Remember that with Serie A, you are expected to have a data room (a file repository on Box, Dropbox, Google, etc.) in addition to a deck of cards. This includes detailed files for any investor who makes serious efforts. So, instead of trying to cram as much data into your deck as possible, use it as a teaser or narrative device.

2. Bet on your achievements so far

Aside from the big picture and bottom line, Series A investors are putting a big bet on the team behind the idea. The main question they will ask at this stage is: does this team have the capacity to take this business to the next level?

By the time your business reaches Series A, your vision will be clearer and you’ll have overcome many bumps in the road. This experience should be central to your story. We see many startups cram details of their past performance into a single slide, usually a timeline. This may not have enough impact.

Instead, try to give your performance room to breathe. Choose the ones that are relevant to your final vision and present them with sufficient detail. This shows your potential investors that your team continues to focus on the long-term vision while reaching the short-term milestones.

Related: These Are the Ten Things Your Investor Pitch Must Have

3. Background: It has to be just right

There are many ways to start your presentation. One of the most common mistakes we see is companies exaggerating with background information.

If you have a complex product in a niche industry, it can be tempting to devote quite a few slides to setting the scene in the beginning. While context is important, investors have very limited time to assess pitches, so try to be concise and focus on a few hard brushstrokes.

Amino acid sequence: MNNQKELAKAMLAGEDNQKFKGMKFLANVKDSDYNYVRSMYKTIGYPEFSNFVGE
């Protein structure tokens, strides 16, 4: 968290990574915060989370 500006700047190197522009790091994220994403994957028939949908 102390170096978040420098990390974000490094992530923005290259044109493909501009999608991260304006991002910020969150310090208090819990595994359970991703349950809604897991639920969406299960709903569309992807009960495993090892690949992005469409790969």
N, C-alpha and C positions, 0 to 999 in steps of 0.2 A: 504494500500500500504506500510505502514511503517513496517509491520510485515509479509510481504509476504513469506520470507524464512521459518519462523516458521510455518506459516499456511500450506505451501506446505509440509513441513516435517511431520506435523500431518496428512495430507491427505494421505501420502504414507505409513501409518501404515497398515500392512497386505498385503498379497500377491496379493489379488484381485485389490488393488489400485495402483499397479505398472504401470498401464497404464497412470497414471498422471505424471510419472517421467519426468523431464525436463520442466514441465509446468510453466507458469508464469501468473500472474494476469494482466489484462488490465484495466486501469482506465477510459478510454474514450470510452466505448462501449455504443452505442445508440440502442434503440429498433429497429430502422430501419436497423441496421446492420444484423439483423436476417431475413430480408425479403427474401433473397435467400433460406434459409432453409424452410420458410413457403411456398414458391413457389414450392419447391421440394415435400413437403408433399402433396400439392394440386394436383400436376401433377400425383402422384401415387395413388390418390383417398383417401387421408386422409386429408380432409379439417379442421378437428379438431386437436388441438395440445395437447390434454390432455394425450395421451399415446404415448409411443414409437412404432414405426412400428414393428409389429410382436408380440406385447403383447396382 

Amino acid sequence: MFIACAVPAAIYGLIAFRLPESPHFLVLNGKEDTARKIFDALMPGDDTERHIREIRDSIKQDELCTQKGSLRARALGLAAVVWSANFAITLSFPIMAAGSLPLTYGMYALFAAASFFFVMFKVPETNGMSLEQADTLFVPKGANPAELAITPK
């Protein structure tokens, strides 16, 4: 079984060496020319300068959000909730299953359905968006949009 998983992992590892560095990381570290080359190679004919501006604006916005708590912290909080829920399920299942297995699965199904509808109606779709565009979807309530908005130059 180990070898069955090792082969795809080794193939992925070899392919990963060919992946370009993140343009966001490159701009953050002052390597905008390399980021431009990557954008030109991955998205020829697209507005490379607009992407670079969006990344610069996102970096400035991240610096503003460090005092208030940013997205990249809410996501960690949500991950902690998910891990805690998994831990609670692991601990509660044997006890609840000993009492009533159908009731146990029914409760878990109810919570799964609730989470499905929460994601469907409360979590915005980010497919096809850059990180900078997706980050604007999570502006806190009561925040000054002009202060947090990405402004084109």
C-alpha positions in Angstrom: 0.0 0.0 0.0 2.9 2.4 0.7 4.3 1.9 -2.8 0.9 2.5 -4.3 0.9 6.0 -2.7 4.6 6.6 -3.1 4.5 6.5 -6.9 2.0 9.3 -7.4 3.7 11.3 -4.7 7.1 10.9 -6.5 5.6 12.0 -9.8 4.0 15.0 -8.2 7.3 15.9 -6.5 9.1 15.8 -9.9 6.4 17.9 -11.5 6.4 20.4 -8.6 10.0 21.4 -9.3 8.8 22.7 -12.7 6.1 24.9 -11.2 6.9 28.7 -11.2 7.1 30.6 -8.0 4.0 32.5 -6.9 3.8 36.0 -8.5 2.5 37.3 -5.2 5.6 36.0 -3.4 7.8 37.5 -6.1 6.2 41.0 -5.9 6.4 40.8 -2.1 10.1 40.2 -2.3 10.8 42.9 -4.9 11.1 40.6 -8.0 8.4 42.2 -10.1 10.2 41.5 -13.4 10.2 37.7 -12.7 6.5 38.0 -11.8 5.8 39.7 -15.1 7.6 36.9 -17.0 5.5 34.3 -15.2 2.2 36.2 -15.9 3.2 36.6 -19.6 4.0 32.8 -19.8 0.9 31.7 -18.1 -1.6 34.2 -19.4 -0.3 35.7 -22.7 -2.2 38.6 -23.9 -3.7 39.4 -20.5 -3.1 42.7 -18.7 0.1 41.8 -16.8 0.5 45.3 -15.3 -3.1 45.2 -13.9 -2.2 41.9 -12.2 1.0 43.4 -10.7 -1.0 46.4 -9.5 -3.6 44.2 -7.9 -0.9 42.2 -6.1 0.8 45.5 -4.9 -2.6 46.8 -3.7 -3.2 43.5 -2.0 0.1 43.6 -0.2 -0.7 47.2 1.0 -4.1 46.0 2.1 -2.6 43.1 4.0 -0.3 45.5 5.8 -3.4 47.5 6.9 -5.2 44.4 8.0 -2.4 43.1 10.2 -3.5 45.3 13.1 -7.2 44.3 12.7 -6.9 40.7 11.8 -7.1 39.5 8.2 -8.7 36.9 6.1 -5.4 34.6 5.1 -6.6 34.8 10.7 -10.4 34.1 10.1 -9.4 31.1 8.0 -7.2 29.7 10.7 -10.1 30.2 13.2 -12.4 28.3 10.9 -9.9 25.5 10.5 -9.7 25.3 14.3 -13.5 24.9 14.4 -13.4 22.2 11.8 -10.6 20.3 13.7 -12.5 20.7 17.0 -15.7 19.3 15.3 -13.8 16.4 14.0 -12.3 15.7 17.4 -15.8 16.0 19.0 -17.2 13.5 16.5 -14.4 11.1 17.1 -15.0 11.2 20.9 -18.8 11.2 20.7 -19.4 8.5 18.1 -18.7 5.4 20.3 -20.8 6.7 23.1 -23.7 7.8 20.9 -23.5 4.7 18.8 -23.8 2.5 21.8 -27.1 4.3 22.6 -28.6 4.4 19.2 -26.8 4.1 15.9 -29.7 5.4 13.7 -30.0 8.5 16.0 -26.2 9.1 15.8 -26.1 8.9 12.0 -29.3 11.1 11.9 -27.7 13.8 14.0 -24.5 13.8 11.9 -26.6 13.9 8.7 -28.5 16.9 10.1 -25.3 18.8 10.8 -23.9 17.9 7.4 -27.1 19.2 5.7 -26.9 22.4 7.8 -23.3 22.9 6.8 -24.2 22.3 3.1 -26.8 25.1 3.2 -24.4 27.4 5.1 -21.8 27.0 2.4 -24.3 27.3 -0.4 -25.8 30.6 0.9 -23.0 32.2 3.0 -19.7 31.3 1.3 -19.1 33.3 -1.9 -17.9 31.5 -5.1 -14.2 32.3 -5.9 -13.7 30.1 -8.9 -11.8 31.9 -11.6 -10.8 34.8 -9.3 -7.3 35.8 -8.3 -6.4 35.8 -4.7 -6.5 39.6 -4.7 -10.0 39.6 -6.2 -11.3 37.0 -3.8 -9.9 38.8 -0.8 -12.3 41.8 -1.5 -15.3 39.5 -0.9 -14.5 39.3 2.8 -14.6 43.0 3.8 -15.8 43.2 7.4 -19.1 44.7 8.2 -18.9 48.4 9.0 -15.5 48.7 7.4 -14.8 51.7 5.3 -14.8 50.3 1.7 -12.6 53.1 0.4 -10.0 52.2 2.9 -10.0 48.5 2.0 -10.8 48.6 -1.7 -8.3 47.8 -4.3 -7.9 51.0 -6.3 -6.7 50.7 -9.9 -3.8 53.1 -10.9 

You may want to start your presentation with some “background information,” but instead of going overboard with data, try segmenting it. You can split your market into different customer segments and go through each segment individually as you link it to your solution to their problems. This approach gives your story momentum: you can add more color when you talk about your solution and grip, while keeping things anchored in real customer stories.

4. Adjust your footage

You can expect a variety of visuals in your Series A deck. Compared to a Seed deck, your Series A deck has more charts and fewer stock photos or theme-based illustrations.

The focus should be on showcasing real images of your product and your team, so in preparation for creating this content, it might be a good idea to have some professional photos of your team, spaces and products ready. Adding a video to your deck can be helpful in two ways: to give your audience a change of pace and to make your product (and team) more tangible.